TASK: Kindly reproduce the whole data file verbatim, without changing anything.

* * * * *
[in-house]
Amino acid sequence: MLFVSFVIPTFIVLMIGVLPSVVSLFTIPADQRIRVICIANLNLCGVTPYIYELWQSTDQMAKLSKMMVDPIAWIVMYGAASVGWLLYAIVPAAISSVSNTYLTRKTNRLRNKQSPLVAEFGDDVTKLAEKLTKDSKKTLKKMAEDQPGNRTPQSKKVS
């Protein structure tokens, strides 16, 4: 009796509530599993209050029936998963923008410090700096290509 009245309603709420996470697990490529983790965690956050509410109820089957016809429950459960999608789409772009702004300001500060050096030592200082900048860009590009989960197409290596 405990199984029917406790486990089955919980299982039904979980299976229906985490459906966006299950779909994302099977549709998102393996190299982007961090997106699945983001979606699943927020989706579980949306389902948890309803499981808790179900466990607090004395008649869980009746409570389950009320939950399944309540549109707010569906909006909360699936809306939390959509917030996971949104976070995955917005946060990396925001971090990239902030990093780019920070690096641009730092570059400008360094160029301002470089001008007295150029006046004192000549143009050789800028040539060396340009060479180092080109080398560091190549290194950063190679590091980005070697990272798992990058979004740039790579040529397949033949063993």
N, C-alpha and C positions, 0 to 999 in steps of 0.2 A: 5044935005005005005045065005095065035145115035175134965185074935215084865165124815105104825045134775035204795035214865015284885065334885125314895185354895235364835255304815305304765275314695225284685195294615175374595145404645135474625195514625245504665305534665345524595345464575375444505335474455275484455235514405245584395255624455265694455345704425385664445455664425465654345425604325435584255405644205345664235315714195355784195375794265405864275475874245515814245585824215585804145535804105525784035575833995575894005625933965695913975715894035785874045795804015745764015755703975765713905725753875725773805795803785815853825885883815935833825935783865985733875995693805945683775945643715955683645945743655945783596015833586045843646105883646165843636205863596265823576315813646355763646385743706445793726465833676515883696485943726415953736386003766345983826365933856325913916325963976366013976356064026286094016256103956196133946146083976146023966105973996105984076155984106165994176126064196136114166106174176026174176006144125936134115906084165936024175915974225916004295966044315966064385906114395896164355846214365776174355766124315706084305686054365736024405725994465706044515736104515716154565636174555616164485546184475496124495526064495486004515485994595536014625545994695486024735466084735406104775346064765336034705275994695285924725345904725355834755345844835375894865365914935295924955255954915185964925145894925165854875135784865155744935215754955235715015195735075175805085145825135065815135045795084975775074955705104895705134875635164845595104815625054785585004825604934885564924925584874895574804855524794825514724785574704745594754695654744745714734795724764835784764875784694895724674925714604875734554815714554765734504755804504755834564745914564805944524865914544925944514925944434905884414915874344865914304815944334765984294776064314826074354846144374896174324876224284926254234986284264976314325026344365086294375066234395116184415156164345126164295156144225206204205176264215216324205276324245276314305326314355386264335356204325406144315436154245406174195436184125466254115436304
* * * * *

[in-house]
Amino acid sequence: MLFVSFVIPTFIVLMIGVLPSVVSLFTIPADQRIRVICIANLNLCGVTPYIYELWQSTDQMAKLSKMMVDPIAWIVMYGAASVGWLLYAIVPAAISSVSNTYLTRKTNRLRNKQSPLVAEFGDDVTKLAEKLTKDSKKTLKKMAEDQPGNRTPQSKKVS
């Protein structure tokens, strides 16, 4: 009796509530599993209050029936998963923008410090700096290509 009245309603709420996470697990490529983790965690956050509410109820089957016809429950459960999608789409772009702004300001500060050096030592200082900048860009590009989960197409290596 405990199984029917406790486990089955919980299982039904979980299976229906985490459906966006299950779909994302099977549709998102393996190299982007961090997106699945983001979606699943927020989706579980949306389902948890309803499981808790179900466990607090004395008649869980009746409570389950009320939950399944309540549109707010569906909006909360699936809306939390959509917030996971949104976070995955917005946060990396925001971090990239902030990093780019920070690096641009730092570059400008360094160029301002470089001008007295150029006046004192000549143009050789800028040539060396340009060479180092080109080398560091190549290194950063190679590091980005070697990272798992990058979004740039790579040529397949033949063993």
N, C-alpha and C positions, 0 to 999 in steps of 0.2 A: 5044935005005005005045065005095065035145115035175134965185074935215084865165124815105104825045134775035204795035214865015284885065334885125314895185354895235364835255304815305304765275314695225284685195294615175374595145404645135474625195514625245504665305534665345524595345464575375444505335474455275484455235514405245584395255624455265694455345704425385664445455664425465654345425604325435584255405644205345664235315714195355784195375794265405864275475874245515814245585824215585804145535804105525784035575833995575894005625933965695913975715894035785874045795804015745764015755703975765713905725753875725773805795803785815853825885883815935833825935783865985733875995693805945683775945643715955683645945743655945783596015833586045843646105883646165843636205863596265823576315813646355763646385743706445793726465833676515883696485943726415953736386003766345983826365933856325913916325963976366013976356064026286094016256103956196133946146083976146023966105973996105984076155984106165994176126064196136114166106174176026174176006144125936134115906084165936024175915974225916004295966044315966064385906114395896164355846214365776174355766124315706084305686054365736024405725994465706044515736104515716154565636174555616164485546184475496124495526064495486004515485994595536014625545994695486024735466084735406104775346064765336034705275994695285924725345904725355834755345844835375894865365914935295924955255954915185964925145894925165854875135784865155744935215754955235715015195735075175805085145825135065815135045795084975775074955705104895705134875635164845595104815625054785585004825604934885564924925584874895574804855524794825514724785574704745594754695654744745714734795724764835784764875784694895724674925714604875734554815714554765734504755804504755834564745914564805944524865914544925944514925944434905884414915874344865914304815944334765984294776064314826074354846144374896174324876224284926254234986284264976314325026344365086294375066234395116184415156164345126164295156144225206204205176264215216324205276324245276314305326314355386264335356204325406144315436154245406174195436184125466254115436304